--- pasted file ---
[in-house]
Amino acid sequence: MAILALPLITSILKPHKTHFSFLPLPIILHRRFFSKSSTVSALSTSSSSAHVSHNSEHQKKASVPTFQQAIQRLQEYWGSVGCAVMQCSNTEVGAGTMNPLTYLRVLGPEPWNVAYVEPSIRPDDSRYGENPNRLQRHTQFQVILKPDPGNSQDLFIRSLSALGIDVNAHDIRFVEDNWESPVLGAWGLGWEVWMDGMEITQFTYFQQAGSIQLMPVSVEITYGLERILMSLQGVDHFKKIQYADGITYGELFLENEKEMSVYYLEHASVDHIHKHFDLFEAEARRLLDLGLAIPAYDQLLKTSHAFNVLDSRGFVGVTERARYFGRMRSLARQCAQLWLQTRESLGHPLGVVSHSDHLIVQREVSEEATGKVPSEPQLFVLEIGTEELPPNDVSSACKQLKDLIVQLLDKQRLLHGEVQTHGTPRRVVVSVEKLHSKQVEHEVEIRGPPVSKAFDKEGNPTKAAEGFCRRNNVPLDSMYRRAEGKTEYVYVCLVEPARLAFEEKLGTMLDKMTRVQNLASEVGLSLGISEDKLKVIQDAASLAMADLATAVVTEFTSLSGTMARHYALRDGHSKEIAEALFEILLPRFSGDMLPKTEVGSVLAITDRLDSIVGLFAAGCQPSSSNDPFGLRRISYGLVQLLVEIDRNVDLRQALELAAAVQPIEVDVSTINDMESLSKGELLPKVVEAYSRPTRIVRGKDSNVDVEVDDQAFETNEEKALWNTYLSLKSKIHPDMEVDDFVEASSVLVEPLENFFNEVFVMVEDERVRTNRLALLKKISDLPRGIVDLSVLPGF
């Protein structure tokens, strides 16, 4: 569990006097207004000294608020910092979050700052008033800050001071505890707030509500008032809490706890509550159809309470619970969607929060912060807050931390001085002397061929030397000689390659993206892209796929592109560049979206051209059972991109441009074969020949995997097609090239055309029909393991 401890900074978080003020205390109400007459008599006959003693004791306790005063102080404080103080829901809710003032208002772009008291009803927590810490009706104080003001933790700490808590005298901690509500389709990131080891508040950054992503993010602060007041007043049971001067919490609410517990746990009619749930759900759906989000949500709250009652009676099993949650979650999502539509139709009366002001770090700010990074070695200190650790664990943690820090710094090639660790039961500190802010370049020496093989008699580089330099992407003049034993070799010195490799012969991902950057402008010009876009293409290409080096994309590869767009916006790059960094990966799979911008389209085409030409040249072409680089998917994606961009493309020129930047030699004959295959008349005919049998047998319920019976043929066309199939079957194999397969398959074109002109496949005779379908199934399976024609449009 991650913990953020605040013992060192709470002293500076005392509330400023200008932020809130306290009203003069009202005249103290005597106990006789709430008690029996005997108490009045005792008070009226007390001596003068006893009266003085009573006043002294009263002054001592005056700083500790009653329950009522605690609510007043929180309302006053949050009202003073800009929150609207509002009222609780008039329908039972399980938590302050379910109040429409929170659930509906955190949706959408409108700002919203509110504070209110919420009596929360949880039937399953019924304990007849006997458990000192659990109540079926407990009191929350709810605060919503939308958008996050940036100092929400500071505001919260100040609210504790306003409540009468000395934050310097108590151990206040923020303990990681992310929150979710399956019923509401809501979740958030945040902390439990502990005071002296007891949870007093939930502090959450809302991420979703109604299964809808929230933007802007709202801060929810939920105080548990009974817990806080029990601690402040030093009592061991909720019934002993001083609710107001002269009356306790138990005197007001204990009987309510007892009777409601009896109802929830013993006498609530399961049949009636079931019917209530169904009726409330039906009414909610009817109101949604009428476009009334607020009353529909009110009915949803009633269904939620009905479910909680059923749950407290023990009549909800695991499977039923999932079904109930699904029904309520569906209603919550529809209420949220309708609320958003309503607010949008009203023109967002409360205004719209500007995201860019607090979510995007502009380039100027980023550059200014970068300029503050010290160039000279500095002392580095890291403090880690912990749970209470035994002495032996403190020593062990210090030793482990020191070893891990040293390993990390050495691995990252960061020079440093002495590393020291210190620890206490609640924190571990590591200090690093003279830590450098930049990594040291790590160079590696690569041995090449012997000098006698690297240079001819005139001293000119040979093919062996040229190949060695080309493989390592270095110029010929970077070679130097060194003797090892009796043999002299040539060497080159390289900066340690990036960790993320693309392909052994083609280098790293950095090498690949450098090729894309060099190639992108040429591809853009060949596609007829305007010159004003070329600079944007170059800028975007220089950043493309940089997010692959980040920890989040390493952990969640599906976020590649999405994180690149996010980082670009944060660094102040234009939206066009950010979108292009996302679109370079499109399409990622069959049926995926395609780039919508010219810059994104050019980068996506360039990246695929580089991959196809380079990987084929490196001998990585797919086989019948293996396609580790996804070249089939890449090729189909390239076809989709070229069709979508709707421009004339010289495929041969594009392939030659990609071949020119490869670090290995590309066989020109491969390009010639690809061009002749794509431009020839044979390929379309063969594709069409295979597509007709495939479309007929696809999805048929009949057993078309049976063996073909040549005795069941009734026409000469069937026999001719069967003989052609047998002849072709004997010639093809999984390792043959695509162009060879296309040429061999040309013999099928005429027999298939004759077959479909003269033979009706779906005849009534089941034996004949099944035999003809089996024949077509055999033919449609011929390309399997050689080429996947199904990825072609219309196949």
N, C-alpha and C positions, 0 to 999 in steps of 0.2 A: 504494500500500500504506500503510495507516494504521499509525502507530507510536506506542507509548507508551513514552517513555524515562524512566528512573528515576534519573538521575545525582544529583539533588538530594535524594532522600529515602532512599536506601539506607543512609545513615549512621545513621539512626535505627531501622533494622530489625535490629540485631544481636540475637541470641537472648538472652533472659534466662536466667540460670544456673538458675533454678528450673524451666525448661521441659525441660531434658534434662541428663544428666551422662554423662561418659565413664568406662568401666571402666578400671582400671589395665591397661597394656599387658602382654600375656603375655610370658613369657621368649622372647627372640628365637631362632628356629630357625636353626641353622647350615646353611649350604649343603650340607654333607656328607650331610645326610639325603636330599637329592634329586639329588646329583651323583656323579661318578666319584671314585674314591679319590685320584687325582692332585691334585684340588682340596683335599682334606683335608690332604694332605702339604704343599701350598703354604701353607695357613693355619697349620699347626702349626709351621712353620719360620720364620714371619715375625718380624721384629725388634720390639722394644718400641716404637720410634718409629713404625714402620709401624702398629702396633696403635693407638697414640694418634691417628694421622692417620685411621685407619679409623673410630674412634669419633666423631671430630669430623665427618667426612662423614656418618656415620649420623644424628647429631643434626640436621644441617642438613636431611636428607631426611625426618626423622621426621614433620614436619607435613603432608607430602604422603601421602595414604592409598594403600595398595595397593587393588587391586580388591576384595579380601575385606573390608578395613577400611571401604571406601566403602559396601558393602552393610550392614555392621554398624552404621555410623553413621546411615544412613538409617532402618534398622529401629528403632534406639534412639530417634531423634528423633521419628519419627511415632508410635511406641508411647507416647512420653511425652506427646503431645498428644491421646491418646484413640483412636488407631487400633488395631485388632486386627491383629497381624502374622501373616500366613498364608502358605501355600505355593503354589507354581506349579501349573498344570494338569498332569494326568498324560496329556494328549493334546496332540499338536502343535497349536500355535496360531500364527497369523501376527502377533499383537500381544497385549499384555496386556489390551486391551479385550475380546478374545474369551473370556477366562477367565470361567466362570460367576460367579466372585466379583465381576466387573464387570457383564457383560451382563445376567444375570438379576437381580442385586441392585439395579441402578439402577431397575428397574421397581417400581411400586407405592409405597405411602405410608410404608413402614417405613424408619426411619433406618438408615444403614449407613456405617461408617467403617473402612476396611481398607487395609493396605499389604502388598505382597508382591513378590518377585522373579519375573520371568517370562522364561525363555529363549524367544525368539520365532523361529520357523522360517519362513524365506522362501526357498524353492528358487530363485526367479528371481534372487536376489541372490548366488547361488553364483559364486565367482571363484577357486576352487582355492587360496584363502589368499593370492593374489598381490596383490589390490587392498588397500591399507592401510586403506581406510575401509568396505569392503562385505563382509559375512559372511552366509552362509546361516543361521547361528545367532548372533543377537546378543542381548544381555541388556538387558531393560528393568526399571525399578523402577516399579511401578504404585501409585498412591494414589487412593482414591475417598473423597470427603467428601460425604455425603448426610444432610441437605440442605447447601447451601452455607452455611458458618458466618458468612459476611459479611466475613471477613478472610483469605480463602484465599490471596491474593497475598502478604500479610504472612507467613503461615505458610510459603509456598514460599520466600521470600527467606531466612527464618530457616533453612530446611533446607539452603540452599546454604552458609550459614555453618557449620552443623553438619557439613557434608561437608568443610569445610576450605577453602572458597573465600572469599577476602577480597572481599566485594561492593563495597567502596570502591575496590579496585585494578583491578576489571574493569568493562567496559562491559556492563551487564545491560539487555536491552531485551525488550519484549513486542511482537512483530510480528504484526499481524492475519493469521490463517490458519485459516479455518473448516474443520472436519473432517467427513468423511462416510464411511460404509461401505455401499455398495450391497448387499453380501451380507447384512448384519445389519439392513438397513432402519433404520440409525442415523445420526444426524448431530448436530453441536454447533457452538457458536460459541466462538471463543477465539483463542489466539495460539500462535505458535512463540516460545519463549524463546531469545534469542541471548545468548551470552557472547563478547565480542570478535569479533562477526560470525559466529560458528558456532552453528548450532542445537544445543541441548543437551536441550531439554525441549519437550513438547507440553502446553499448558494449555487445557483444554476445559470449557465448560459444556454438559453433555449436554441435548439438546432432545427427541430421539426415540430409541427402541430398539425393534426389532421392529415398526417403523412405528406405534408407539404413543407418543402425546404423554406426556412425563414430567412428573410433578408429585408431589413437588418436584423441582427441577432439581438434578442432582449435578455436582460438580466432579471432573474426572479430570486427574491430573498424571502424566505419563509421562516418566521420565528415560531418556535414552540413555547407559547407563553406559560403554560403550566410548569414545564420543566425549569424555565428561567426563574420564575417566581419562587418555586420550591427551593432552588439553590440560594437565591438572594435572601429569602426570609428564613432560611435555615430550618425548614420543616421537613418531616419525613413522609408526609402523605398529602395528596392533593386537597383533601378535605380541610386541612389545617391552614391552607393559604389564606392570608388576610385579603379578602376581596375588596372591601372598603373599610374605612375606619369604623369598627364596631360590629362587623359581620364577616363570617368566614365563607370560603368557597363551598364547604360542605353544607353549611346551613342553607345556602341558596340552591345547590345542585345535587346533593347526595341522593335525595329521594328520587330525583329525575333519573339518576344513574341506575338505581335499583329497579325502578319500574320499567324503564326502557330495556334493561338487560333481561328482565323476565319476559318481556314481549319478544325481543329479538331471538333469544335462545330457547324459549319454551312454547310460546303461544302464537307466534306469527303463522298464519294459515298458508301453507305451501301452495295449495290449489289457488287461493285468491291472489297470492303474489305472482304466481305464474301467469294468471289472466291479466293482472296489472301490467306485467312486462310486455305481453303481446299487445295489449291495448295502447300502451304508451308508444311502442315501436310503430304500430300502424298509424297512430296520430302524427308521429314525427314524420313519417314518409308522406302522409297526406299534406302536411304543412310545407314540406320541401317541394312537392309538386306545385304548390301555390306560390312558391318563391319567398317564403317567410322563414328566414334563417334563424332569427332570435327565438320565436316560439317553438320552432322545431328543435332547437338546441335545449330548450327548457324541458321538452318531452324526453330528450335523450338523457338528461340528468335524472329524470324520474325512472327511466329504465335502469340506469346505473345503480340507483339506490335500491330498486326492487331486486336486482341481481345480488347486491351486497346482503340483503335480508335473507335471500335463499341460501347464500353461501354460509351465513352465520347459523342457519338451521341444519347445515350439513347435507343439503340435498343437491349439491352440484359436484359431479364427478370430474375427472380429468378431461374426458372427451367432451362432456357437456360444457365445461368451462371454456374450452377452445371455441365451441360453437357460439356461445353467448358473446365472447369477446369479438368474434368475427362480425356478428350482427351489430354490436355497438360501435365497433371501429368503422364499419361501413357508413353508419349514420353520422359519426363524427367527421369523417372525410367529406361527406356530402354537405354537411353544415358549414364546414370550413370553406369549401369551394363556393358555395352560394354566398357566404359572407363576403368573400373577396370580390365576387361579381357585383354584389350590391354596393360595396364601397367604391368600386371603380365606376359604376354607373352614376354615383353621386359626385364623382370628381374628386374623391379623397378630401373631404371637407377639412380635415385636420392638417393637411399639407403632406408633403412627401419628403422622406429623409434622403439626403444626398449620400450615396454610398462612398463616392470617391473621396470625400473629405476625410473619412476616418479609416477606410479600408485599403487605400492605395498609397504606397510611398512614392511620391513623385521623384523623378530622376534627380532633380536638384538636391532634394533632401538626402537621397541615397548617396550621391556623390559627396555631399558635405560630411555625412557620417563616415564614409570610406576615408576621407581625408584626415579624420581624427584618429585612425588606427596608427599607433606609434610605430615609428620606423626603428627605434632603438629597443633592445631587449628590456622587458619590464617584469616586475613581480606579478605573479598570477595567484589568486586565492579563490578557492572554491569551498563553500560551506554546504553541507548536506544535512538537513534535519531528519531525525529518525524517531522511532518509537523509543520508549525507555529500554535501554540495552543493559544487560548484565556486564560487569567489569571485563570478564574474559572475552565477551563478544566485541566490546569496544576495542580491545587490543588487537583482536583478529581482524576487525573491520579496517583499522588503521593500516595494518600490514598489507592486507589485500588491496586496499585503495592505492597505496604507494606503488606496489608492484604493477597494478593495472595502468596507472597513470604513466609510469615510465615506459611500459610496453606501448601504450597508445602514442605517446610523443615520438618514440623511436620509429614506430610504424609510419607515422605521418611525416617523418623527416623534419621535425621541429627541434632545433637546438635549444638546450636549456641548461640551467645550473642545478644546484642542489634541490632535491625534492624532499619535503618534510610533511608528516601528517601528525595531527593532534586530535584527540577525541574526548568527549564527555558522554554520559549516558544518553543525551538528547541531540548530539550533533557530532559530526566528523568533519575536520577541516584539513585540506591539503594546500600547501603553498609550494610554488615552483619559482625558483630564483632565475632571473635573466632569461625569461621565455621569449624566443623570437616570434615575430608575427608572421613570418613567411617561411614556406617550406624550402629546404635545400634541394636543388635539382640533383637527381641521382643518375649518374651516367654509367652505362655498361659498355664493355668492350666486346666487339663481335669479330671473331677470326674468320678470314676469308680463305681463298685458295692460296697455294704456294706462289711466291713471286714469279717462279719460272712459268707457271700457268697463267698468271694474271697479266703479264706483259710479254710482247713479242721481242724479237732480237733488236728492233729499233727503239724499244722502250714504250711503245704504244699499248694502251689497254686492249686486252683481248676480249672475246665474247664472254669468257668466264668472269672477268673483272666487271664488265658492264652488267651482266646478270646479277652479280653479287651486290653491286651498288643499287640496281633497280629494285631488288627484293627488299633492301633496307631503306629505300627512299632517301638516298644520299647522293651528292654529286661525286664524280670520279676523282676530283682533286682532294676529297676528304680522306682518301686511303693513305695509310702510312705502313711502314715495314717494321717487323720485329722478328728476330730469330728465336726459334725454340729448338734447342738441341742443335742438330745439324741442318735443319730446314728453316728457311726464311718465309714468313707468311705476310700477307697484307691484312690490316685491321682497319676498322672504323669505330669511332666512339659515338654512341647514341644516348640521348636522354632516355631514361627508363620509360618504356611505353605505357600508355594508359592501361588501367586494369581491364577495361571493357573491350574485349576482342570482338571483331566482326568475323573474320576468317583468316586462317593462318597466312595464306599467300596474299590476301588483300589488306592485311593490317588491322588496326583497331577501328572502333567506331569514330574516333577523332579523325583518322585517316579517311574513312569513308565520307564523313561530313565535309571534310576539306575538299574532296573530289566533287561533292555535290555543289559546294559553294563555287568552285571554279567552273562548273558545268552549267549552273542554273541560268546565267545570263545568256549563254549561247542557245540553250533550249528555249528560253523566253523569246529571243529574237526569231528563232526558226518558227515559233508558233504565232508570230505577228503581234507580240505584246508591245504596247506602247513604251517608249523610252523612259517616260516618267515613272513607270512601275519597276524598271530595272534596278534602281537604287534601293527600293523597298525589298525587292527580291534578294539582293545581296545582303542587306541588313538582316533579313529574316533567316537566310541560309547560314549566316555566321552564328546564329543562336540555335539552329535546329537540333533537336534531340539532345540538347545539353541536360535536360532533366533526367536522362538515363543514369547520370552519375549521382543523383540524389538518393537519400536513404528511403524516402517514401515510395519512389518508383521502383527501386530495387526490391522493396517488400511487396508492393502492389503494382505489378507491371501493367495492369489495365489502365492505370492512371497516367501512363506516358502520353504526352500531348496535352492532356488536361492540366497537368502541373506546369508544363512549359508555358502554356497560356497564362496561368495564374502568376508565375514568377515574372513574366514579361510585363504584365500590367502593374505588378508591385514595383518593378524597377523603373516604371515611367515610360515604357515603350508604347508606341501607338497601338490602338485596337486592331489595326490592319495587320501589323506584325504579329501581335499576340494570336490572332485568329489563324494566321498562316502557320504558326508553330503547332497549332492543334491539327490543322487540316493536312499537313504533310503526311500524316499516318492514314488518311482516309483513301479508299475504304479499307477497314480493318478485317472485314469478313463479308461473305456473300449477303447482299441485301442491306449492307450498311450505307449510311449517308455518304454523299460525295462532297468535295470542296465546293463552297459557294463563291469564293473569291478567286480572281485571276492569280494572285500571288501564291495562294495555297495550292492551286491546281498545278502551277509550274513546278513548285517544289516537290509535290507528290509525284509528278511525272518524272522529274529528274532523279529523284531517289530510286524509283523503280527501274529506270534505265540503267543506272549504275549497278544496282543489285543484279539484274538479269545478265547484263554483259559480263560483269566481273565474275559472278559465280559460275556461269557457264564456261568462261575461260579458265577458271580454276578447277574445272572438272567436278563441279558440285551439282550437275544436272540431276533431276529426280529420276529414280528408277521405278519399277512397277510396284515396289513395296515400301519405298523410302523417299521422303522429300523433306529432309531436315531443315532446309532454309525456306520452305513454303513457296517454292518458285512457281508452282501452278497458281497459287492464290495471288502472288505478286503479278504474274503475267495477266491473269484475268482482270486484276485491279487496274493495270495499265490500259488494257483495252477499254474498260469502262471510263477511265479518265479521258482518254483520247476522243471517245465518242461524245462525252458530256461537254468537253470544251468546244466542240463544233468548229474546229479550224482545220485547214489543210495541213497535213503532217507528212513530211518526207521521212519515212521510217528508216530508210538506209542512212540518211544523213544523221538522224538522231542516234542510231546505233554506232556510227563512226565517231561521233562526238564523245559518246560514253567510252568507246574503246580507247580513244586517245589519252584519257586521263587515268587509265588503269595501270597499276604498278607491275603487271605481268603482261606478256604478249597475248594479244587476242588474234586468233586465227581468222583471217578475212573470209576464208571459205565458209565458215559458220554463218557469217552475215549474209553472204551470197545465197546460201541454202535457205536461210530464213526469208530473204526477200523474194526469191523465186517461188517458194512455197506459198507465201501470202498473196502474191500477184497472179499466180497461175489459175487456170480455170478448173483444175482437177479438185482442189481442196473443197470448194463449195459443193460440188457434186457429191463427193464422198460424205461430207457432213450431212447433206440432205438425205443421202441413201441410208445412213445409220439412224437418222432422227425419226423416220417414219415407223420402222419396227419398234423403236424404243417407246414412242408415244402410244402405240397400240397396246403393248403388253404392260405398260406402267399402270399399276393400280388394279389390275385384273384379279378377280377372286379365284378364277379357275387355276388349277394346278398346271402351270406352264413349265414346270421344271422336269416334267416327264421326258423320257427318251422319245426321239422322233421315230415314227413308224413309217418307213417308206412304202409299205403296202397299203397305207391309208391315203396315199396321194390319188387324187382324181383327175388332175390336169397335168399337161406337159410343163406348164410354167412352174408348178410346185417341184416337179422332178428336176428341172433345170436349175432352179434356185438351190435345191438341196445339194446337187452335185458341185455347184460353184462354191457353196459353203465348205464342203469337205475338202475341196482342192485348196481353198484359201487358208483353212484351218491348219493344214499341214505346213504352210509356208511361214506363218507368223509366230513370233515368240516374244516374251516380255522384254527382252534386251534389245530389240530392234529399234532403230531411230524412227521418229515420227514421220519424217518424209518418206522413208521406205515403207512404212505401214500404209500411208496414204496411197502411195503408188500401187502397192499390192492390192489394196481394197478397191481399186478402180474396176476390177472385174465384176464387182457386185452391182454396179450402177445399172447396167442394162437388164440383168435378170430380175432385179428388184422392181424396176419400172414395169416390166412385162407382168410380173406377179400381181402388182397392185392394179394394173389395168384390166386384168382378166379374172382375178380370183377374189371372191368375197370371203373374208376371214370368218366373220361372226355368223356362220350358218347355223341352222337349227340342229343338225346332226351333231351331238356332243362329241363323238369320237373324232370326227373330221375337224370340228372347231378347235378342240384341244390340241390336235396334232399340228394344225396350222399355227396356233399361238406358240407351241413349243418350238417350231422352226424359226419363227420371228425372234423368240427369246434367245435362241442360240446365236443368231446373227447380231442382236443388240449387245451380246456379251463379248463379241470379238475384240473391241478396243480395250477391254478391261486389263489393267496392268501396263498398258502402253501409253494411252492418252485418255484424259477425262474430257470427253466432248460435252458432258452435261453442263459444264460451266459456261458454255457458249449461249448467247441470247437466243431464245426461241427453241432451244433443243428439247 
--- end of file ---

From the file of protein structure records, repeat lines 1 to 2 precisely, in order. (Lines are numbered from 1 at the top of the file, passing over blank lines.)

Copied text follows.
[in-house]
Amino acid sequence: MAILALPLITSILKPHKTHFSFLPLPIILHRRFFSKSSTVSALSTSSSSAHVSHNSEHQKKASVPTFQQAIQRLQEYWGSVGCAVMQCSNTEVGAGTMNPLTYLRVLGPEPWNVAYVEPSIRPDDSRYGENPNRLQRHTQFQVILKPDPGNSQDLFIRSLSALGIDVNAHDIRFVEDNWESPVLGAWGLGWEVWMDGMEITQFTYFQQAGSIQLMPVSVEITYGLERILMSLQGVDHFKKIQYADGITYGELFLENEKEMSVYYLEHASVDHIHKHFDLFEAEARRLLDLGLAIPAYDQLLKTSHAFNVLDSRGFVGVTERARYFGRMRSLARQCAQLWLQTRESLGHPLGVVSHSDHLIVQREVSEEATGKVPSEPQLFVLEIGTEELPPNDVSSACKQLKDLIVQLLDKQRLLHGEVQTHGTPRRVVVSVEKLHSKQVEHEVEIRGPPVSKAFDKEGNPTKAAEGFCRRNNVPLDSMYRRAEGKTEYVYVCLVEPARLAFEEKLGTMLDKMTRVQNLASEVGLSLGISEDKLKVIQDAASLAMADLATAVVTEFTSLSGTMARHYALRDGHSKEIAEALFEILLPRFSGDMLPKTEVGSVLAITDRLDSIVGLFAAGCQPSSSNDPFGLRRISYGLVQLLVEIDRNVDLRQALELAAAVQPIEVDVSTINDMESLSKGELLPKVVEAYSRPTRIVRGKDSNVDVEVDDQAFETNEEKALWNTYLSLKSKIHPDMEVDDFVEASSVLVEPLENFFNEVFVMVEDERVRTNRLALLKKISDLPRGIVDLSVLPGF